Buoyed by a number of originals, TR3 also put its stamp on rock classics like ‘Kashmir’ and the old Focus song ‘Hocus Pocus.’ Yes, they yodeled to close out the show.
So when Sunday dawned I wasn’t expecting any yodeling from the traditional Sunday opening act, the Backfin Banjo Band.
Instead, theirs was a collection of traditional music. As you can see, the day turned out much brighter as well. It was a good day for a picnic, and Picnic indeed was the middle band of the Sunday trio.
They went through a group of songs ranging from oldies to classic rock, but I think they improved once they added the female vocalist.
Oddly enough, it turned out they were the only Sunday band with a female singer, and this lent them a dimension missing from the initial songs.
The Larks were supposed to be the penultimate band on the posted schedule, but as late as the bands were running I think the posted schedule was in error and The Larks were supposed to be the closers.
While they had more of a “wall of sound” with the horn section, they took us back around full circle to that which Sideways had begun on Saturday, with a jazz-heavy final set punctuated with originals.
It’s interesting to me that both venues mixed a number of local or semi-local acts with one or two more nationally-recognized acts. This is a pattern which seems to work for the local festivals as they continue to be successful despite adverse weather for most of the four days they occupied this year.
If you can’t tell the lineup without a scorecard, it’s probably good that I begin with this photo.
I always find it very helpful that the folks who run the Good Beer Festival put this board up, although I think I would prefer it arranged by day, with Main Stage as the left column and Bar Stage to the right. But it turned out there was a snafu regardless.
I’m not sure what happened with Lauren Ventura, but she ended up being placed between two acts on the Main Stage. So the first to play was actually Captain Blue’s Grass Band.
Captain Blue (aka C.J. Cutsail) is the host of the radio show “Local Produce.” But along with his co-host Josh Rose, they comprise 2/3 of this band that veers along the lines between bluegrass and acoustic rock. They reminded me of another group which didn’t make to our festivals this time around, Chester River Runoff.
Because Ventura was bumped over to the Main Stage, it meant Chad Abernathy opened the Bar Stage.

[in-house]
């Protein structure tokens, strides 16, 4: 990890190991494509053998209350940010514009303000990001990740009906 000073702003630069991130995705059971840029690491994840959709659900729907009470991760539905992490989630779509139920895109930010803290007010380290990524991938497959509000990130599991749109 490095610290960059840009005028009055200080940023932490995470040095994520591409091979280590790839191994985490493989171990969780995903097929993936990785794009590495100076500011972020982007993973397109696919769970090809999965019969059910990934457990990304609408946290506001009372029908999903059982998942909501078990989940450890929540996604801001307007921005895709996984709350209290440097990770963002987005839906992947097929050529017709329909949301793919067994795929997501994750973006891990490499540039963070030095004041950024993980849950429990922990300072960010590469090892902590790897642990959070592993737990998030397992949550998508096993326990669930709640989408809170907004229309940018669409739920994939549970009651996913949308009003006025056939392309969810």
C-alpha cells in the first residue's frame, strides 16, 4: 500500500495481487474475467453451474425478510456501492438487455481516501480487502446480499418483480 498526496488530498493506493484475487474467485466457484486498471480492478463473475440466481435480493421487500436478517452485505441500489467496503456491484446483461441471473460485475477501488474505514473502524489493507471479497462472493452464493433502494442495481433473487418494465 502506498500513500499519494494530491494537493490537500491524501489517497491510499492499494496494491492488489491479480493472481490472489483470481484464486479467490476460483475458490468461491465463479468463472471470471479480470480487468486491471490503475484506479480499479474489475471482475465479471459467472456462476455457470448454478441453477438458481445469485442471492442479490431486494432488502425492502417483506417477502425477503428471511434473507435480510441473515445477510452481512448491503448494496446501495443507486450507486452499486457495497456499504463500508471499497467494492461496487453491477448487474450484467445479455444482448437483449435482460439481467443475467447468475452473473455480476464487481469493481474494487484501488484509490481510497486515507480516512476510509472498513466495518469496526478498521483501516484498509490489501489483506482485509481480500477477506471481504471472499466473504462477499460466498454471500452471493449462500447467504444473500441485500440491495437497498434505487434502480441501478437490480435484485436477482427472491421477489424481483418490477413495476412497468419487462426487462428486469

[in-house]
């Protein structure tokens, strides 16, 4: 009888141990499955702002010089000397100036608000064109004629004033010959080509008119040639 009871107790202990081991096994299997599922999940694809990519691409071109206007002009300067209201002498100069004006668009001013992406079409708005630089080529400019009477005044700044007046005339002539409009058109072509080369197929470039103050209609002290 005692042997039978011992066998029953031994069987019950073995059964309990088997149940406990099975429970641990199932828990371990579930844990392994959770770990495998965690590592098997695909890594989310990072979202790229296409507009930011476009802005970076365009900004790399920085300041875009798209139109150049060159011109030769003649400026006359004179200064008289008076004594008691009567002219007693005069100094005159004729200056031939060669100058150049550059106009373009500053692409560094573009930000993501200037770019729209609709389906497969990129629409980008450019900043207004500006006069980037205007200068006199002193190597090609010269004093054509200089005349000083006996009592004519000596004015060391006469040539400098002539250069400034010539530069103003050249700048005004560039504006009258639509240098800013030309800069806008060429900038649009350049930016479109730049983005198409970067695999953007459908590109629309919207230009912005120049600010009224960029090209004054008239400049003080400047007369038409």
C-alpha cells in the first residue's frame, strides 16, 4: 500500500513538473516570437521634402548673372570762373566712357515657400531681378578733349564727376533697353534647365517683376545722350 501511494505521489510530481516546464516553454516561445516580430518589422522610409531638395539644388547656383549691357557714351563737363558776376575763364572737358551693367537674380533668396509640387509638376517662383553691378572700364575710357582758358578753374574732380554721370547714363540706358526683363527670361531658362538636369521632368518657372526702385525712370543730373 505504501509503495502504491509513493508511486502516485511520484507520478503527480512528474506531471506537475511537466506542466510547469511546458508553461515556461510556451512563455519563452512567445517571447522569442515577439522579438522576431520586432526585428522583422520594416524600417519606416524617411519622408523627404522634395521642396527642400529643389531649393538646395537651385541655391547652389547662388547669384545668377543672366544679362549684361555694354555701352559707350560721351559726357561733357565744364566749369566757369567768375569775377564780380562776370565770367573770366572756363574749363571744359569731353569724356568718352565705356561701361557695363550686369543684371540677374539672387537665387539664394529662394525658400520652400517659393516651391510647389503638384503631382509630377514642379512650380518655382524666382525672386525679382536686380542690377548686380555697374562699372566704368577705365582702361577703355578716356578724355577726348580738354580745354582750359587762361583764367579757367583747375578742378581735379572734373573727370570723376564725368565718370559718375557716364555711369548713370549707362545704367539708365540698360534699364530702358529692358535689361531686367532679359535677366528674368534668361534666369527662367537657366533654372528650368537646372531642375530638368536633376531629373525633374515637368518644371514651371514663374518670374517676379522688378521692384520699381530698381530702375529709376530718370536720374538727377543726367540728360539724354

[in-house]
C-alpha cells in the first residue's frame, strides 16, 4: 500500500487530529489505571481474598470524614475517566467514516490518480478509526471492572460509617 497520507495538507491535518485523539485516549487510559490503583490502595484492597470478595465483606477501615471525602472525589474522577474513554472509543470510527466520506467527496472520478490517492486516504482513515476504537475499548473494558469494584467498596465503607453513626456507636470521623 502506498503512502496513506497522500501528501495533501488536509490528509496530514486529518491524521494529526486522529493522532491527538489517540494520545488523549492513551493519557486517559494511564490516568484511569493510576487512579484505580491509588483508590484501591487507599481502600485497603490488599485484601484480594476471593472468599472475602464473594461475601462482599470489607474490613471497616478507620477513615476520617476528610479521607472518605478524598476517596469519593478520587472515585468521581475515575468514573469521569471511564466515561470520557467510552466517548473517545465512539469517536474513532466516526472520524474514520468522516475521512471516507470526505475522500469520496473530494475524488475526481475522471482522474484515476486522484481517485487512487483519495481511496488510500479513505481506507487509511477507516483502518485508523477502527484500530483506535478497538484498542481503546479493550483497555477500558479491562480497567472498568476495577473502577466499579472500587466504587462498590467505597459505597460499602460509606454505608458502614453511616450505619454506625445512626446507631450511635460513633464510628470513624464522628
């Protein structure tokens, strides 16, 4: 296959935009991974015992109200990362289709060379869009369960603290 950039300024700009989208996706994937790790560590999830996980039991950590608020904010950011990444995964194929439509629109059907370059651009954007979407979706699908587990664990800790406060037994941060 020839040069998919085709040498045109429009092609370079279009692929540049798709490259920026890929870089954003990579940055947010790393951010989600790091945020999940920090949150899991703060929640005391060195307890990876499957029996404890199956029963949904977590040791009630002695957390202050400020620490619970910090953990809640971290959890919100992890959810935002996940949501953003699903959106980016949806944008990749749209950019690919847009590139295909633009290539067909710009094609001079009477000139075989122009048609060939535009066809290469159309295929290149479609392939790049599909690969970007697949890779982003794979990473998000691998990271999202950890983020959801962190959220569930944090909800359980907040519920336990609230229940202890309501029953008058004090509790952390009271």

I didn’t catch too much of his show – the Bar Stage was on the other side from our location – but it seemed to be mostly originals performed acoustically. He had female accompaniment on some songs as well.
Meanwhile, Lauren Ventura got her show in. She’s a singer/songwriter from Nashville who seemed to embrace the conditions.
But since Abernathy and Ventura were playing at the same time on opposite ends of the park, neither had the benefit of full attention. Since she only had one instrument, though, Lauren could easily clear the way for Eastern Electric. That even became easier when it was just one performer.
I’m not sure just what happened with Eastern Electric, but this is what became of them.
That was a little disappointing, since I enjoyed their predecessor band (The Electric Co.) and thought I’d hear some familiar tunes.
I wasn’t disappointed with The Hot Meals, though. To me, their music sounds sort of like an old favorite from my FNV days, The Permilla Project. (The two bands have one common player, drummer Sean Miller.) Maybe one can call it “smooth rock” because there seems to be a little jazz element there.
But the final band of the day took the cake. This photo was from the sound check, when I said, “damn, who are these guys?” That was also before the rain began.
Well, they are called Bush Hawg, and they are an up-and-coming band in what I suppose is considered the “modern country” genre.
Now the song that attracted my attention in the sound check isn’t one I found on their website, so I may be wrong on the title – but the chorus line is “God save our country.” But they also played their single, “Crushin’” which is more of a ballad but has charted in the top 30 on the “Music Row Country Breakout Chart”, so it was sort of a shame so few were left after a soggy day in Maryland.